Wondering what are the traditions and superstitions related to the Good Friday in Romania? What are the dos and don’t in this holy Orthodox day?
First of all, you need to know that during this Friday, Jesus Christ was believed to have been crucified and he suffered a lot. That’s why the Orthodox christians recommend total fasting for this day.
In this day, there’s no religious service and the only ceremony is removing the Holy Epitaph from the altar and placing it on a table in the middle of the church, which symbolizes Jesus’ descent from the cross and the following steps for his funeral.
Today it’s forbidden to consume vinegar or nettles, to be angry on someone or to work the land or plant trees. Women are not allowed to bake, weave, stitch or wash the laundry. It is believed that people who don’t work today won’t have any headaches and will have good luck until the next Good Friday.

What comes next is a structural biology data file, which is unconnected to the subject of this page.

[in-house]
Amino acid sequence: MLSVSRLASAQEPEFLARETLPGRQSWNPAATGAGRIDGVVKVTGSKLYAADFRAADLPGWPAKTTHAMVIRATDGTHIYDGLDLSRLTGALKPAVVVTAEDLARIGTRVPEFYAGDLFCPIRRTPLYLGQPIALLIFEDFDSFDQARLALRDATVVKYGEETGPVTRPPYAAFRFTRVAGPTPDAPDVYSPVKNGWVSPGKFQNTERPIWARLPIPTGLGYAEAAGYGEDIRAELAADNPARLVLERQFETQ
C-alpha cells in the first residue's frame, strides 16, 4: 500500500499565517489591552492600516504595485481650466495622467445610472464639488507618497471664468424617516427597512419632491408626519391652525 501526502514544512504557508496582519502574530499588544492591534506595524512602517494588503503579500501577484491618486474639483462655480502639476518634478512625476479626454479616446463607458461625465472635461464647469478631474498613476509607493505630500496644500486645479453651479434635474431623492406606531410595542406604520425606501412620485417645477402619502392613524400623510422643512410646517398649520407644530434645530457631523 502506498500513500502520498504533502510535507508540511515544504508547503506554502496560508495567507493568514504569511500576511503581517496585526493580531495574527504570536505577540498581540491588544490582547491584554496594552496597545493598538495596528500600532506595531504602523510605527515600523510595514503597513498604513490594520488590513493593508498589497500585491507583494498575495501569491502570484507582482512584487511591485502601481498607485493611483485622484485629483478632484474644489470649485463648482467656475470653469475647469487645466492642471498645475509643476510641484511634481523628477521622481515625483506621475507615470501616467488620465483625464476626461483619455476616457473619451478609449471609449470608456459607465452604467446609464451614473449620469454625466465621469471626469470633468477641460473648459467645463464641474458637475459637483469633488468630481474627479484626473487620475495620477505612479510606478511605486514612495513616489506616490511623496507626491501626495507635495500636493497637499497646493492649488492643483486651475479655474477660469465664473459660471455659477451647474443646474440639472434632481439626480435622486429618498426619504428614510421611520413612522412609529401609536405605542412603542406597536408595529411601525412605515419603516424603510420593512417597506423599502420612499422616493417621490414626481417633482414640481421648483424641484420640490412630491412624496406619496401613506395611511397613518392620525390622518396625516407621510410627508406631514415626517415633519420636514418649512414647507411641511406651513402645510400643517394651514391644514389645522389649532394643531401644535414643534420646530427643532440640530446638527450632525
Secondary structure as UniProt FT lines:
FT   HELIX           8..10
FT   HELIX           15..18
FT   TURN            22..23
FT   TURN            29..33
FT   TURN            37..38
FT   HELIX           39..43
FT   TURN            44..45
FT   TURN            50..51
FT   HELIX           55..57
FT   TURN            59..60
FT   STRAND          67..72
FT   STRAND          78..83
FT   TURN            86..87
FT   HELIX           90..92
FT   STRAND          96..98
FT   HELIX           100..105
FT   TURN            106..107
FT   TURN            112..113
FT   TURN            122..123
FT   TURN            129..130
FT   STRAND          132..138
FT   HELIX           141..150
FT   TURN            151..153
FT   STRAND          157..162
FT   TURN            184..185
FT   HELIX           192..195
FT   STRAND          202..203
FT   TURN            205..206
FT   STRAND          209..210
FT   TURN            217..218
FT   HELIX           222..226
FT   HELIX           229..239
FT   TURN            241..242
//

The ethnographic specialists conclude that, in the more traditional communities, it was believed that in this Friday, along with the Jesus’ death, a portal of chaos and darkness is opened and people are left without the divine protection.
In some parts of the country, it is believed that if it rains, it’s going to be a bountiful year; if not, it’s going to be very poor.
In Bucovina, Moldova and Transylvania, some even say that those who choose not to eat anything in the Good Friday will be cured of any skin diseases.
Last but not least, it is said that in the morning, just before sunrise, if people walk barefoot in the dew and wash their feet in flowing water (river, stream etc), they will be healthy and have good luck all year long.
What do you think? Are these traditions specific only for the Orthodox religion or you find them familiar as well?